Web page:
Investigation: Toyota's Troubles

February 16, 2010 7:46:35 AM PST
An Eyewitness News investigation raised serious questions concerning what Toyota knew about its problem cars, and how long they knew it for. The case which may shed light on this goes back nearly eight years to an unexplained crash of a brand new Toyota and the resulting death that's left one family wondering all this time, what really happened?

The official cause of death was an accident, but the New Jersey family always suspected something more.

How did a driver who never even had a speeding ticket lose complete control of her car and run-down three people?

Video and documents Eyewitness News has obtained left the family questioning whether it's somehow related to sudden acceleration.

"There's no other way to say it except Kathleen was killed," said Joananne Teore, the victim's sister.

In April 2002, Kathleen Kelly was sitting on a bench outside Harrah's casino when an out of control Toyota Avalon shot across the road, tossing one person into the air before plowing into Ms. Kelly, killing her instantly.

The driver was never charged, so for years, the cause of this horrific fatal accident remained a mystery to her family, until all the recent news about Toyota recalls.

"They're saying gas peddle sticking. This is too weird, you know, that's what the woman said that hit my sister. I was flabbergasted," said Teore.

That's when the sister contacted Eyewitness News and we started investigating, but because of the age of the case, police and court records had been purged.

The driver declined to talk Eyewitness News, as did the injured casino worker.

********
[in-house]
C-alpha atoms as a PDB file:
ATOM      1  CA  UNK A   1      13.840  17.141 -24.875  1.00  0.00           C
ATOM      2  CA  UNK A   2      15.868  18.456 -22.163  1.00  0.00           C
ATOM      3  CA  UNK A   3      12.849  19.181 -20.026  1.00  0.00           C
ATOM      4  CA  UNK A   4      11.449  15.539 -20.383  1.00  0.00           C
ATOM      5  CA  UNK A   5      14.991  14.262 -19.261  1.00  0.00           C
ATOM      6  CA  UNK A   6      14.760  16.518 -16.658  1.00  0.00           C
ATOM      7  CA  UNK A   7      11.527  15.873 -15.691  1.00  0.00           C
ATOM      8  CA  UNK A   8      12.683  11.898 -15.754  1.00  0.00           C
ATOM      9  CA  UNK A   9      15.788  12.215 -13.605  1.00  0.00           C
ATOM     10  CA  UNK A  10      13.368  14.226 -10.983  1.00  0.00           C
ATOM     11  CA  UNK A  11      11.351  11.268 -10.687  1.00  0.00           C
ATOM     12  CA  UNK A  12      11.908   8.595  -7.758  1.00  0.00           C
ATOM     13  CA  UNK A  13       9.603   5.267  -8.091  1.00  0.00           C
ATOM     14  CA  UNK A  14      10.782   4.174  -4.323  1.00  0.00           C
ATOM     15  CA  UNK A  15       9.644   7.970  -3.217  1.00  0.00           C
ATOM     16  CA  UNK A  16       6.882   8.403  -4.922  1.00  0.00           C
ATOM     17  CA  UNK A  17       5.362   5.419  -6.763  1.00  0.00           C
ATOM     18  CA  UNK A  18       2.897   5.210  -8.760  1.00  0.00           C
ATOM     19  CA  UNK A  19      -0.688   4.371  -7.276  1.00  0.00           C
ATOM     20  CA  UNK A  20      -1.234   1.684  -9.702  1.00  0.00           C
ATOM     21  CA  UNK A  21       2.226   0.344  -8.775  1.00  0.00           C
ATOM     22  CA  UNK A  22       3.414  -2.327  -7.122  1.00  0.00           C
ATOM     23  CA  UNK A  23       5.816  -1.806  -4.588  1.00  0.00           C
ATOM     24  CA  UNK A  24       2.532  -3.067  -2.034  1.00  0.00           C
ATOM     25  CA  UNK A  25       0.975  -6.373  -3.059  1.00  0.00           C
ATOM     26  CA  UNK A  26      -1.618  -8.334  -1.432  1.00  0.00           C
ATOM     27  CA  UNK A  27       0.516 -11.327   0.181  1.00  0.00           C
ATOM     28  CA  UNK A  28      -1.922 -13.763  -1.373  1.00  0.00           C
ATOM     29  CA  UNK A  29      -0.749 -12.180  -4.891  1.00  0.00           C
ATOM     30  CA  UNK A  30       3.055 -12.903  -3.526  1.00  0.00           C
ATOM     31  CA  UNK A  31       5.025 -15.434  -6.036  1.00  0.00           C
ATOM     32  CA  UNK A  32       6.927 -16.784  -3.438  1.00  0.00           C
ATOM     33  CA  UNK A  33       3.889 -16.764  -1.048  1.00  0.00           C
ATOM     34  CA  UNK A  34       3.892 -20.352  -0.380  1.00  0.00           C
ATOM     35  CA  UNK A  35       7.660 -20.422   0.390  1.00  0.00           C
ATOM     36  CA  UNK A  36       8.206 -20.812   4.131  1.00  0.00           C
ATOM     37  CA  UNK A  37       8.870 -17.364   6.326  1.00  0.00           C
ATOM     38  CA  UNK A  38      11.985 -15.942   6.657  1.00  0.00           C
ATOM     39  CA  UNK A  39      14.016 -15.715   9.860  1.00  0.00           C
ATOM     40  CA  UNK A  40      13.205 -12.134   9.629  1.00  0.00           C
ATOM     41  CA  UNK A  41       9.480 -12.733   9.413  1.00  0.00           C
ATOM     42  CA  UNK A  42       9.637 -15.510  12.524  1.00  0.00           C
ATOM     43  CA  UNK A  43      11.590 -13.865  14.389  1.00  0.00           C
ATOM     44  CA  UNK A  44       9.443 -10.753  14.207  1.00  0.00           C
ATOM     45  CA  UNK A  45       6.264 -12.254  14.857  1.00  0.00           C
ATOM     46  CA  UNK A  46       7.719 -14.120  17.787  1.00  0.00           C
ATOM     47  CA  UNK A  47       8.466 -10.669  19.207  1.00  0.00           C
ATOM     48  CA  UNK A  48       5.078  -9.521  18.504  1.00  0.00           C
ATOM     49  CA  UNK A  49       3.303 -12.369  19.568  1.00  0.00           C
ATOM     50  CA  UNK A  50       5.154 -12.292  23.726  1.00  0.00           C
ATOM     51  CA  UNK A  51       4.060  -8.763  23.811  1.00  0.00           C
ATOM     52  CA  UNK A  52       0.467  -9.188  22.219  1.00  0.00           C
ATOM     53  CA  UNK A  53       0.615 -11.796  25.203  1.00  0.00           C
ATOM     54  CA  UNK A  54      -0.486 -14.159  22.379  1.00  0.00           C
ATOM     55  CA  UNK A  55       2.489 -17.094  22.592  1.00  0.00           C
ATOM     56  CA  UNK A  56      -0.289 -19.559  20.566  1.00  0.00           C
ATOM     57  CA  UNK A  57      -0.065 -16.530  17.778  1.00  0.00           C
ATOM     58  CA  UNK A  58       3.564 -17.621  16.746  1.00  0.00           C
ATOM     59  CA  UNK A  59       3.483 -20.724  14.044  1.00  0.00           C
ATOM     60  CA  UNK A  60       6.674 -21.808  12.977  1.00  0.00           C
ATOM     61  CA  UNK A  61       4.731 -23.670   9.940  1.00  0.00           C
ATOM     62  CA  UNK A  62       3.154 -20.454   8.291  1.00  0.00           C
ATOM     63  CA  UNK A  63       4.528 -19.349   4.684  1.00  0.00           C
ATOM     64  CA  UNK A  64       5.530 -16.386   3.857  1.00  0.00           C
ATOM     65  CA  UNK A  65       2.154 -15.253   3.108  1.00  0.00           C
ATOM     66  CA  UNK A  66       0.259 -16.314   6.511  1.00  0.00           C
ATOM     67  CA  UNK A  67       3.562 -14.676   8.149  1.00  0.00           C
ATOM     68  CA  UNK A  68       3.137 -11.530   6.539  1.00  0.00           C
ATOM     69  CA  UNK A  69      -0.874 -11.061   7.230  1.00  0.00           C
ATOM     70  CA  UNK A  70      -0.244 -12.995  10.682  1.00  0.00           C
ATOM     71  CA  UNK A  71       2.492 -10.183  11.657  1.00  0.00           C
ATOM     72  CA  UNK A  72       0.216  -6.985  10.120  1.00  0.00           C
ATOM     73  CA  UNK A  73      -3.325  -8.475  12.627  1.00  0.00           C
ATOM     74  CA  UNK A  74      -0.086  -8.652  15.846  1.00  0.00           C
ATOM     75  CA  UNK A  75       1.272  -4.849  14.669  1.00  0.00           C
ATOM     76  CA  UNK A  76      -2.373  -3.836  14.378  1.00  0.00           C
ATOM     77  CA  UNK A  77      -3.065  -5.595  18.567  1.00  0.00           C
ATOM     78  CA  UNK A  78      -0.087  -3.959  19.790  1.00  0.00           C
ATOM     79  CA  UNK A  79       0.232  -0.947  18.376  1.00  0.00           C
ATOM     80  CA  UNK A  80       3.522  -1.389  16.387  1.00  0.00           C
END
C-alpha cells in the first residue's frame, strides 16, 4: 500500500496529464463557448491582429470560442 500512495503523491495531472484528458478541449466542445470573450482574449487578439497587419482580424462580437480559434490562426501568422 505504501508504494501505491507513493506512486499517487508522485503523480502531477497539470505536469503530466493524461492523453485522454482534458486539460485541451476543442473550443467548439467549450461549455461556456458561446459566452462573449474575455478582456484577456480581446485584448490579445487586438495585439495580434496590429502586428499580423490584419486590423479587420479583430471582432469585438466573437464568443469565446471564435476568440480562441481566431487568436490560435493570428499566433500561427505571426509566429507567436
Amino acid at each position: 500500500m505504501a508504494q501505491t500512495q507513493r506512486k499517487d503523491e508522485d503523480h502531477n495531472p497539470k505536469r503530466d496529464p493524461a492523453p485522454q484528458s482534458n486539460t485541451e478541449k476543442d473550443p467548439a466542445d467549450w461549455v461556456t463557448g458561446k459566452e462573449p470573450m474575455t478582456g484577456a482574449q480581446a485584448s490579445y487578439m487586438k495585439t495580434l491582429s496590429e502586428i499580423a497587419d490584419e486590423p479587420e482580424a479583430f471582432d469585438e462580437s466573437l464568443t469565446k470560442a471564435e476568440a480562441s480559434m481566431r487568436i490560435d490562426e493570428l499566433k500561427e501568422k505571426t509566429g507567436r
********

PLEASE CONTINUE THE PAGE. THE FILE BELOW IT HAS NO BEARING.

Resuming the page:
Then Eyewitness News uncovered the Medical Examiner's report on the death of Kathleen Kelly.

Inside the report, the Medical Examiner states that the driver "Told police the car suddenly accelerated" and even more troubling, he says she told police "She had just gotten the car back from the dealership" where it had been checked for "Unexpected Acceleration" but was told the "Vehicle was fine."

"We were told she had been at least two times to the dealership with the same problem. We were told that yes," said Teore, "prior to the accident, yes the car was brand new."

A check of the National Highway Traffic Safety Administration data base shows 28 complaints of sudden acceleration of 2002-2003 Avalon's, with a total of 9 injuries.

But, the Kelly case is not in the government data base because it was never reported, but now the family is wondering if it could be related.

2010 to 2005 Avalons have been recalled, but not the earlier models like 2002 that killed Joananne's sister.

"These cars are still out on the road," said Attorney Terry McCartney.

Terry McCartney is an attorney representing a Queens family seriously injured last summer when their brand new Japanese-made Rav 4 suddenly accelerated and went out of control on the New York Thruway.

"All these Camrys, all these Rav 4's and Avalons that haven't been recalled aren't going to be recalled, aren't going to be fixed and are out there on the road and this could happen to these folks," said McCartney.

Toyota insists its recall of 8 million cars covers all the problems with sticking gas pedals and faulty floor mats.

But this 2002 case is leading some to question whether Toyota had a deadly problem on its hands nearly 8 years before it recalled a single car.

"Whether it means recalling vehicles much further back and truly examining them and getting honest answers," said Teore.

After days of trying to get a response from Toyota to this case, they released a terse statement saying, "Toyota does not respond to inquiries in regards to litigation matters."

The case did result in lawsuits and settlements.

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